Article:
World Baseball Classic Wraps Up in Miami
Mike Trout
Mar 21, 2023; Miami, Florida, USA; USA center fielder Mike Trout (27) bats against Japan in the seventh inning at LoanDepot Park. Mandatory Credit: Rhona Wise-USA TODAY Sports

When the World Baseball Classic wrapped up in Miami, players returned to their home countries or headed back to spring training to gear up for the MLB regular season. Endings can be bittersweet and nostalgic, but this year’s tournament was significant for many athletes, including some of our own Los Angeles Angels.

Ultimately, the tournament title would fall to Japan, the +280 underdogs at DraftKings Sportsbook heading into the tournament, third behind the USA at +260 and the Dominican Republic at +210, and +140 underdogs against the USA in the final, with a storybook ending pitting Angel superstars Shohei Ohtani and Mike Trout against each other in the bottom of the ninth in a storybook ending to a one-run game.

“It was probably the most fun ten days I’ve ever had,” said Angels superstar and Team USA captain Trout. “It reminded me of travel ball as a kid, just the friendships. You grind every day and play against these guys, and now they’re your teammates. The whole WBC was special for me.”

With a 12-year big-league career and three MVP awards, Trout has seen limited success in postseason play with the Angels. The WBC offered him a chance to perform on a global stage with passionate fans and an electric atmosphere. He enjoyed it so much that he’s already committed to playing in the next iteration in 2026.

Throughout the week, several American players described their WBC highlights — from Trea Turner’s grand slam against Venezuela to Paul Goldschmidt’s two-run homer against Cuba — as career highs. Playing for Team USA, alongside elite stars and under pressure to prove America’s dominance in baseball creates an unparalleled experience.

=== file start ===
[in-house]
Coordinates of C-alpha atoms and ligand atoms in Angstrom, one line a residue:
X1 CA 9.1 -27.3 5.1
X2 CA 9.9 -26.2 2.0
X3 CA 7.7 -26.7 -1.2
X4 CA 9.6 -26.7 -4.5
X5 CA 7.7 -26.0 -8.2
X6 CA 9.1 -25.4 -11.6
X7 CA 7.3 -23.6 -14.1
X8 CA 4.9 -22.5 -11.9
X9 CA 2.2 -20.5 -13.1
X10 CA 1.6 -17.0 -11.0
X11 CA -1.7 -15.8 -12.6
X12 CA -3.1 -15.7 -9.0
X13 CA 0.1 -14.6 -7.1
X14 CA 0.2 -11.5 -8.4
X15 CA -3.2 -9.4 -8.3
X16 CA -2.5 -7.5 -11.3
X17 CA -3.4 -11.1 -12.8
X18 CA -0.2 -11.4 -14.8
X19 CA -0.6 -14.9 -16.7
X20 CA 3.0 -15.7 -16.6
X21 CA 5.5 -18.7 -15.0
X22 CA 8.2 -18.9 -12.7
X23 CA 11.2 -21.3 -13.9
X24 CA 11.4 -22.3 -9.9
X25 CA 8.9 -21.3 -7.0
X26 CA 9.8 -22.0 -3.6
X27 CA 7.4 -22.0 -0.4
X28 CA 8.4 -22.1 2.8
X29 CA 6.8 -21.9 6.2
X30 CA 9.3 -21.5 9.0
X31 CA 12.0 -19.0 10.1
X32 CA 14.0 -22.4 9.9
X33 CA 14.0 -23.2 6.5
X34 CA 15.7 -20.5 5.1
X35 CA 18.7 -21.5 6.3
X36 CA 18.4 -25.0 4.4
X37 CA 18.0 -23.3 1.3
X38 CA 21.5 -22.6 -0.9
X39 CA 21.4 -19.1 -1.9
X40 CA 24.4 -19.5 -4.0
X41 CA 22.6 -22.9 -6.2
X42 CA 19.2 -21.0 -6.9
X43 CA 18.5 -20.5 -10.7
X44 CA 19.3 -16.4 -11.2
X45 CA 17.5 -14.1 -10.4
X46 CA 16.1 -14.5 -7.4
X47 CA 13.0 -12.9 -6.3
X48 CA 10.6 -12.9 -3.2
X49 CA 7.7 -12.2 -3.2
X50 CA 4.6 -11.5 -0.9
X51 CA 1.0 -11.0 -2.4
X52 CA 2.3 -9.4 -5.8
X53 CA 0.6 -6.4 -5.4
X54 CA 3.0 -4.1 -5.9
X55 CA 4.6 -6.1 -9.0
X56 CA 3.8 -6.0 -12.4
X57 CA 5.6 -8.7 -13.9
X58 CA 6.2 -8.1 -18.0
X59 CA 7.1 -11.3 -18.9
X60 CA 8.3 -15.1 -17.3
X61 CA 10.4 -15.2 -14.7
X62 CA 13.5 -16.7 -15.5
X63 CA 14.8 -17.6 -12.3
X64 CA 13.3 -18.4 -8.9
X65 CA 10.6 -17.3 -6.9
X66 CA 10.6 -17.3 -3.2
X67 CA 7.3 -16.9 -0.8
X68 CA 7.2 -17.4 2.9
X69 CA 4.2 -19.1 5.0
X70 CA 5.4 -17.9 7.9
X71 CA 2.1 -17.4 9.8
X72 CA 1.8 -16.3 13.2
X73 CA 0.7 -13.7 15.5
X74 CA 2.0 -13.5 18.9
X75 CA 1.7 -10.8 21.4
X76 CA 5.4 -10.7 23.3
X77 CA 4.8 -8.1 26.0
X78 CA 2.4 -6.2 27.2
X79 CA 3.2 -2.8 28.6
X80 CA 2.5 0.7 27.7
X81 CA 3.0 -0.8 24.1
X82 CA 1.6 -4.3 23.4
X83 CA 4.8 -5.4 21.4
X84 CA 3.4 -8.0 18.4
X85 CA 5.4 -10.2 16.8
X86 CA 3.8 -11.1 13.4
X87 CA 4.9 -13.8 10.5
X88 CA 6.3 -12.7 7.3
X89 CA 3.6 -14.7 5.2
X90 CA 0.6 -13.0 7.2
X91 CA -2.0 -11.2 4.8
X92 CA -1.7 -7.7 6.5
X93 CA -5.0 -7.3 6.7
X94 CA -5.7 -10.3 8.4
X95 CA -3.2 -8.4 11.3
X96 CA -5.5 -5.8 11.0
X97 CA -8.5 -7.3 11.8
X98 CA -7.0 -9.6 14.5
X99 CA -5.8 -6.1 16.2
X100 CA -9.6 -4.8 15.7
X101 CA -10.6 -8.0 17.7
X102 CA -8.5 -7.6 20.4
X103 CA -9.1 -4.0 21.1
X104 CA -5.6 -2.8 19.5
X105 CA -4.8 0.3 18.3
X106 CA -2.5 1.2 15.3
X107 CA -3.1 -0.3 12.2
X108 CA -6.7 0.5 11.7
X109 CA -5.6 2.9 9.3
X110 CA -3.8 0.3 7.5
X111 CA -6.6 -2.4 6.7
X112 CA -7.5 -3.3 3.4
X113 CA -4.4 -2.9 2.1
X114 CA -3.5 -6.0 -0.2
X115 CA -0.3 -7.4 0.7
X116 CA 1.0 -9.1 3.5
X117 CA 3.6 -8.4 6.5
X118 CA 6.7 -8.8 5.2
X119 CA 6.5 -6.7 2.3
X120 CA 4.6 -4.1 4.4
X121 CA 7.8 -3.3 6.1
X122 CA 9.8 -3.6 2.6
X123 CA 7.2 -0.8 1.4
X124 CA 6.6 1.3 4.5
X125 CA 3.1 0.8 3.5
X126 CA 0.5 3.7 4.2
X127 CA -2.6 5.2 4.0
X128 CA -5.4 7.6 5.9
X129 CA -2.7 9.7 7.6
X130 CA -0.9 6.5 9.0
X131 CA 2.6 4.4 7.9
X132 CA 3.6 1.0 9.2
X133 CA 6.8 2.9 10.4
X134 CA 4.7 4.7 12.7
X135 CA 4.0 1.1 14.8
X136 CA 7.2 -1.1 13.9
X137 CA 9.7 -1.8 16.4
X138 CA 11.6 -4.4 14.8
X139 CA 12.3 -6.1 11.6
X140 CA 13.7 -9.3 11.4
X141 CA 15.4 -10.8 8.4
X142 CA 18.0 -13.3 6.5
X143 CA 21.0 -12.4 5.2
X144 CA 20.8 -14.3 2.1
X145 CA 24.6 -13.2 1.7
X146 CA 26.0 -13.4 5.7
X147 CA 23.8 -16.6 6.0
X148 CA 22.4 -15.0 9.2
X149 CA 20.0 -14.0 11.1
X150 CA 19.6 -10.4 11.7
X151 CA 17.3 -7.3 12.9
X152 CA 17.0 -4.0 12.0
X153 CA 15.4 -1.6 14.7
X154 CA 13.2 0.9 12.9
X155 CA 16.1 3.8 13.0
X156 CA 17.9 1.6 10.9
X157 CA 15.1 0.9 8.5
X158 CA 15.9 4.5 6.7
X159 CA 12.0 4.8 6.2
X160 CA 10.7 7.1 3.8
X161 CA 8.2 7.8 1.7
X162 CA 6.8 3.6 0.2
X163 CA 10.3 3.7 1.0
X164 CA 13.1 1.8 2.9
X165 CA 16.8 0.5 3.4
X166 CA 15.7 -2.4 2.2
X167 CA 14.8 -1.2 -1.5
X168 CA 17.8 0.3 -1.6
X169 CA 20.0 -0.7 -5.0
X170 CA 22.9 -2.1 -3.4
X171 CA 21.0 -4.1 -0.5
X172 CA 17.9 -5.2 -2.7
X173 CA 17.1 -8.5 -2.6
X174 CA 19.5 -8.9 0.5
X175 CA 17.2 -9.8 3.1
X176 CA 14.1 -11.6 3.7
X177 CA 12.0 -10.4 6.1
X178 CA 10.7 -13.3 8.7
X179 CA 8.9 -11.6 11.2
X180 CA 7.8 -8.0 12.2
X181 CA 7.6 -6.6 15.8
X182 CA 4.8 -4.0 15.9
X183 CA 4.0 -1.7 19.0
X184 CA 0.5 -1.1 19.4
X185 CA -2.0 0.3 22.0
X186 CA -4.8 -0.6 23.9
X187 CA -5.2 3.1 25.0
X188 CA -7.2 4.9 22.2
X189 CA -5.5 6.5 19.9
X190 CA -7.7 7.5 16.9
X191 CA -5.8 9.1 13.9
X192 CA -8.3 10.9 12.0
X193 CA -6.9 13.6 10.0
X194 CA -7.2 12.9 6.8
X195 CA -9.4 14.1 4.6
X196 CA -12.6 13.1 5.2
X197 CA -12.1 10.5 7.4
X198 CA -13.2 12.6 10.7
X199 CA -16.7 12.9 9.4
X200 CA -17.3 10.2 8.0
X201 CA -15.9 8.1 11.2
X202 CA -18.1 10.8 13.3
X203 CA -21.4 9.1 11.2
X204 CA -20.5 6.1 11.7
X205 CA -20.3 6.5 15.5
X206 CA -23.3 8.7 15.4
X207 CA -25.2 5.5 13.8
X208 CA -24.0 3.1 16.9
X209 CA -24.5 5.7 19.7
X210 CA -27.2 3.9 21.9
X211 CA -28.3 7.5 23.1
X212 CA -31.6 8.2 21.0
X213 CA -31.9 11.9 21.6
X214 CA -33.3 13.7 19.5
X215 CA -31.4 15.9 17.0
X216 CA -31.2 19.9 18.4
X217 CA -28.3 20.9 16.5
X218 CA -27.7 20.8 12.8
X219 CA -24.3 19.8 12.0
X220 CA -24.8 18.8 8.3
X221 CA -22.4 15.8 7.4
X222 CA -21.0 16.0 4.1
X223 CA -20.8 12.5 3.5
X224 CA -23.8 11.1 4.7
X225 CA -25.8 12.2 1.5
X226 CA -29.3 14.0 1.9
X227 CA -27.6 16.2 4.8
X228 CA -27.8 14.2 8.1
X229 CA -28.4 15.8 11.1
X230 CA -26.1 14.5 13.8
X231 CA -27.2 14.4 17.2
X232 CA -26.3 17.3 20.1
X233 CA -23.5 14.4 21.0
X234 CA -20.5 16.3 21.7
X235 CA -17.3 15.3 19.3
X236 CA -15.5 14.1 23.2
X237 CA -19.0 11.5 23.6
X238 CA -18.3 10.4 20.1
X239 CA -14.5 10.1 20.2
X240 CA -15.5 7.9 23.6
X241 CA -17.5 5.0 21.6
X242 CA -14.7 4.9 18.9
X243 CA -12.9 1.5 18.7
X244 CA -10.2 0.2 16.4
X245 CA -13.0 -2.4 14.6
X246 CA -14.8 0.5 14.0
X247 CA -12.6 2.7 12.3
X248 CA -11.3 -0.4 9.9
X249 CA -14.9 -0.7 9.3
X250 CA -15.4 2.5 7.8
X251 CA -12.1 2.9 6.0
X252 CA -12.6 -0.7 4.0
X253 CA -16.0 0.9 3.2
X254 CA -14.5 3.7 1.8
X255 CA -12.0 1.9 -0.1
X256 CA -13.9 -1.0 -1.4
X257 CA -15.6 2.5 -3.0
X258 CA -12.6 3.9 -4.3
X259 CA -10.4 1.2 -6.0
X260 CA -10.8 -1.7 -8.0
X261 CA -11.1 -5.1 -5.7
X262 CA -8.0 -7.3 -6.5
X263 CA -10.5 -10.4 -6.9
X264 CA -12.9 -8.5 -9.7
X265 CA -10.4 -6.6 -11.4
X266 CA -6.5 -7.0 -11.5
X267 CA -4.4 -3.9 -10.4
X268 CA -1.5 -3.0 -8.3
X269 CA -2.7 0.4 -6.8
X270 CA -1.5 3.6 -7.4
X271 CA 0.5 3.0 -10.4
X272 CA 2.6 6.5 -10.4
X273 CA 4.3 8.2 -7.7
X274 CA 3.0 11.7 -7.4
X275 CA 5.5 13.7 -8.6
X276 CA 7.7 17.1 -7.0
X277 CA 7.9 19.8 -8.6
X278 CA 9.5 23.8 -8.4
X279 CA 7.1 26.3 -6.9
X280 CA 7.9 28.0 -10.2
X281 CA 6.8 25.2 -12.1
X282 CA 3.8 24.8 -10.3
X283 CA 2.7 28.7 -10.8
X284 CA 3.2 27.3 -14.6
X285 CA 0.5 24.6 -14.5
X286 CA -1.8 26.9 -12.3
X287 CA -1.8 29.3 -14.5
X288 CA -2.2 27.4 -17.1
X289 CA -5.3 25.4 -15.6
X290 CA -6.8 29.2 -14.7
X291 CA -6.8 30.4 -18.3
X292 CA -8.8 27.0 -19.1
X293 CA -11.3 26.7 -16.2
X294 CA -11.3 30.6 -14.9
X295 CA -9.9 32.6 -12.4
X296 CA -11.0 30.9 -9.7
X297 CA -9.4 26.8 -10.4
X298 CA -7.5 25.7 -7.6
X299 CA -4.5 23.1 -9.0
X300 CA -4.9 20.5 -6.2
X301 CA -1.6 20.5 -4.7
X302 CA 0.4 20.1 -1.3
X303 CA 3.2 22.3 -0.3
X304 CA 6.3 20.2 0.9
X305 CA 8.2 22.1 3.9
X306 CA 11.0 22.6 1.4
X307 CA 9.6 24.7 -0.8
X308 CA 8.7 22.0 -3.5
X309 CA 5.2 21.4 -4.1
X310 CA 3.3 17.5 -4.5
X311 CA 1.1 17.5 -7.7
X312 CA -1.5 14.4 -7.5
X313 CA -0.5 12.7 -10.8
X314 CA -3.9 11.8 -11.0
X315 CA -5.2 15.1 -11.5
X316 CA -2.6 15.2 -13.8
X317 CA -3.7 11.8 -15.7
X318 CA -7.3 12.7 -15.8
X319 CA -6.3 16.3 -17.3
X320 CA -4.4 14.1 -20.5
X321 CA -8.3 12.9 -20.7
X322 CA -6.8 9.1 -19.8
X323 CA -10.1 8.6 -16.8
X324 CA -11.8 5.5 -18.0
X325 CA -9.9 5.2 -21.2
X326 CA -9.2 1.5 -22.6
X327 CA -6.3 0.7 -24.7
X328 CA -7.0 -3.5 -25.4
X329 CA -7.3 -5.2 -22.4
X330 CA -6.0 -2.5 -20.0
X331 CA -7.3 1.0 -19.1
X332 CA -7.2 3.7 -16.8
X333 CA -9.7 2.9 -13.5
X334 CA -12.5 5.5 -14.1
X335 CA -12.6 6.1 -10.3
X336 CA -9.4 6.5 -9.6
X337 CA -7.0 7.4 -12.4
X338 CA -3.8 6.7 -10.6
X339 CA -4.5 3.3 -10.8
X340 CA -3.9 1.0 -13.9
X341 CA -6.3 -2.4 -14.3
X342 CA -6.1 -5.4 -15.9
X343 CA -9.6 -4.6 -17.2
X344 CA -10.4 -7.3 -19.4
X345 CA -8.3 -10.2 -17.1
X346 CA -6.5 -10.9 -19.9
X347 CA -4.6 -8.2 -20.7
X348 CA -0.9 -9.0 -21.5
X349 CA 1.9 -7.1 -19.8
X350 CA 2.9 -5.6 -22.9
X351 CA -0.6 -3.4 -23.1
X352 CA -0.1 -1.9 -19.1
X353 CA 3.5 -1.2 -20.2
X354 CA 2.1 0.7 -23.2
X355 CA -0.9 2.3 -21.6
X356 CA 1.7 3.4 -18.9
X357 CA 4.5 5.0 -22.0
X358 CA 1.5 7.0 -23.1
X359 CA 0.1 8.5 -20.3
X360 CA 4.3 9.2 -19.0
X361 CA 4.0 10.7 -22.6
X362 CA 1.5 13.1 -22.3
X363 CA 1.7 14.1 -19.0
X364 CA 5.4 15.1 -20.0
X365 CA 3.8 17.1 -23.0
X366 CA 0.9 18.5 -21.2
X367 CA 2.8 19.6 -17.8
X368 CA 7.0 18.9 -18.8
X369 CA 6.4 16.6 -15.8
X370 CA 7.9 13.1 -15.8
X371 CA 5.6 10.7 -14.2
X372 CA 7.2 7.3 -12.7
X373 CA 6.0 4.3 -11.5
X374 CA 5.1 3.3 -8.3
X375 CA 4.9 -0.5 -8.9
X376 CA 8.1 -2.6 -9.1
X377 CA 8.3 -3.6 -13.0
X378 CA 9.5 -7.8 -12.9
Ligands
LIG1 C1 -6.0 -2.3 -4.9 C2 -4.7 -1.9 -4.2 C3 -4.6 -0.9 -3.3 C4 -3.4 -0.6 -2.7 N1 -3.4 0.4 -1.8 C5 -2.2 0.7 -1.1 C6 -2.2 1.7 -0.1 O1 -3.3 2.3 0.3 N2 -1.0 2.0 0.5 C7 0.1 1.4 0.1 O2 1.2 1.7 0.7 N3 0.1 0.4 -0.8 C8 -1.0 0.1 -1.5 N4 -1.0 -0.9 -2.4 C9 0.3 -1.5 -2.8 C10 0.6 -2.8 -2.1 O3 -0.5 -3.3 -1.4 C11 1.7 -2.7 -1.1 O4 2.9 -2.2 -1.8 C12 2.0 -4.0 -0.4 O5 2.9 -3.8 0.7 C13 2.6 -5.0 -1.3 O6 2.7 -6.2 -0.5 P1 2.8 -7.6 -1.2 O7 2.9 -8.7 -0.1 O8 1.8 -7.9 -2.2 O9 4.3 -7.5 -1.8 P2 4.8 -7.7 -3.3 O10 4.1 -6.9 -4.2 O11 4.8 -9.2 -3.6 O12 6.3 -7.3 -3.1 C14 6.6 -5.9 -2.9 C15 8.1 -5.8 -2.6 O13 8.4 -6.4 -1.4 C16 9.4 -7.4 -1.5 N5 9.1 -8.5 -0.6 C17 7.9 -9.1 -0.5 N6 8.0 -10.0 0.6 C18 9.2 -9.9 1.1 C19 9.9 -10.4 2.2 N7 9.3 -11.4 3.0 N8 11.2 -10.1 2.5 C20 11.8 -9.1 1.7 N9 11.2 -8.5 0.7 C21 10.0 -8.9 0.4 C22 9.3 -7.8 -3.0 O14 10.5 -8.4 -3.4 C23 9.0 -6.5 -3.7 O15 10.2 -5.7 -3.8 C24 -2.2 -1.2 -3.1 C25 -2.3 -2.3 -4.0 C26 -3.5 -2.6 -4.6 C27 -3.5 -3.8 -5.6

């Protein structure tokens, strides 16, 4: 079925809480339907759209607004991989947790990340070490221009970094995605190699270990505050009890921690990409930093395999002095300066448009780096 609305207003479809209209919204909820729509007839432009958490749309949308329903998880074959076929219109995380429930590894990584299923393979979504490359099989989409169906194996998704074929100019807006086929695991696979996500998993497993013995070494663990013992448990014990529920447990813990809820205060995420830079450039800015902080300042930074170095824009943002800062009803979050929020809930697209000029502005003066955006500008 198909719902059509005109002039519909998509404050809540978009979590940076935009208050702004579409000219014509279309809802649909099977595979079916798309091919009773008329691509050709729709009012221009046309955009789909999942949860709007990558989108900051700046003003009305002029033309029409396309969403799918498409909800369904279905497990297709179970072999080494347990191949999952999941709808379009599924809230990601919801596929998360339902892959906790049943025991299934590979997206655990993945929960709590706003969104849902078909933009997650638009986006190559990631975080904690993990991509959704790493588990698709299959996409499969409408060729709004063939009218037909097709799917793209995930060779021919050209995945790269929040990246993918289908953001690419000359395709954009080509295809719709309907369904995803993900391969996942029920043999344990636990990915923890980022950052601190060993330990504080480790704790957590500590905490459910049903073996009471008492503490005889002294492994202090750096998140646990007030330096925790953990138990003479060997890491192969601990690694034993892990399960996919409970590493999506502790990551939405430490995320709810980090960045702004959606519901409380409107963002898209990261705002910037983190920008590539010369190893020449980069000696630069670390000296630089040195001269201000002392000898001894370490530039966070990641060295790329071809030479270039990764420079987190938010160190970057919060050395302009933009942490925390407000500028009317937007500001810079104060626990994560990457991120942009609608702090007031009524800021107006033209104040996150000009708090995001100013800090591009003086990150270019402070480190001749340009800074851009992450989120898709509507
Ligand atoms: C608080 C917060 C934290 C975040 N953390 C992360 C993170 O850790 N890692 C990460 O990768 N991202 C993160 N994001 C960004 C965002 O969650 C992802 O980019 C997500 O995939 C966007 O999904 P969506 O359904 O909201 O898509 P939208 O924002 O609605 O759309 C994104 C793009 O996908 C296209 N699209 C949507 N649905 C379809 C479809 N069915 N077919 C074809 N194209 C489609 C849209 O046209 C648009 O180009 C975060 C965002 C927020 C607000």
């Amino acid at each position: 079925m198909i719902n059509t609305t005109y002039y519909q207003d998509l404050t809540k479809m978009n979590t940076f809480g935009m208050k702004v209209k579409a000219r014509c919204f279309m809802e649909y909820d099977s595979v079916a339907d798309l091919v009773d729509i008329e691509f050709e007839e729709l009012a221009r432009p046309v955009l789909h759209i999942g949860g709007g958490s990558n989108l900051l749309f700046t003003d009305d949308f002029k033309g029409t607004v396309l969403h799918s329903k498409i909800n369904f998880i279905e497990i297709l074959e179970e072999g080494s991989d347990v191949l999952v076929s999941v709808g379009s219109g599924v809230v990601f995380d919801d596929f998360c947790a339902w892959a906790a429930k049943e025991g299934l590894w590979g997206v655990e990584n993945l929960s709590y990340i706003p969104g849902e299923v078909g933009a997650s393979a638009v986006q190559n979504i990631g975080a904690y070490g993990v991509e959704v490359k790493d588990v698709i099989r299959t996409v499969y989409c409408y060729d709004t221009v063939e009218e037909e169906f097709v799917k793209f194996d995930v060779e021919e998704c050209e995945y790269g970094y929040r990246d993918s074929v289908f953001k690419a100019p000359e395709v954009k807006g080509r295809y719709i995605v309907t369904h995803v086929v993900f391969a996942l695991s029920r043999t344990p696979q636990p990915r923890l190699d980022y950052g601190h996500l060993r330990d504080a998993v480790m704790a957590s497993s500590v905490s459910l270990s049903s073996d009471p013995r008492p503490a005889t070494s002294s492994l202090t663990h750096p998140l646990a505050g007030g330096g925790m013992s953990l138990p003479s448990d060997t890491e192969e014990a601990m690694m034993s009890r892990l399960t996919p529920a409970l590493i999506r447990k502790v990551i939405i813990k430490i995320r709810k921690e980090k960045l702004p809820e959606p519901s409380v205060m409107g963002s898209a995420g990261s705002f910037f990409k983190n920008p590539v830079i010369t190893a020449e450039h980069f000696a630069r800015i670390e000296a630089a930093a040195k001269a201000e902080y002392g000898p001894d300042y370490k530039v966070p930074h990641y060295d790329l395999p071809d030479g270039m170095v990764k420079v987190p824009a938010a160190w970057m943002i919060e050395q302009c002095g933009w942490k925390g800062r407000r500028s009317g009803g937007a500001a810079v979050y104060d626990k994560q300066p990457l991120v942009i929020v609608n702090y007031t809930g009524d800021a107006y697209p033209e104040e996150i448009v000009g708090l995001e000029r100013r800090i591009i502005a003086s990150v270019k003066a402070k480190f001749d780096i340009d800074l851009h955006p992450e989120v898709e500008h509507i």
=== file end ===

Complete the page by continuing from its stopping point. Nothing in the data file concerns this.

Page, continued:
Turner, who has played in 43 career playoff games and hit home runs in three, called his grand slam his most outstanding individual achievement in baseball. Even Kyle Schwarber, who won a World Series with the 2016 Cubs and nearly clinched another with the Phillies last year, said the WBC was unique due to the international competition.

“Yeah, this is our Olympics,” Schwarber said. To represent our country and see how the fans have been reacting in our games… this is playoffs before the season starts. It’s a great atmosphere for everyone, and it’s the atmosphere that we all love to thrive in and be in.”

This year’s Team USA players enjoyed the WBC so much that they were visibly sad before Tuesday’s championship game, knowing it was their last day together. After bonding with their fellow all-star peers, it’s surreal for them to part ways and return to their MLB teams.

That feeling isn’t exclusive to Americans. Just moments after Ohtani’s thrilling strikeout of Trout secured the title for Japan, players from eliminated teams were already looking forward to the next WBC installment. As an Angels sports reporter, I can attest that the impact of this year’s World Baseball Classic will be felt for years to come.

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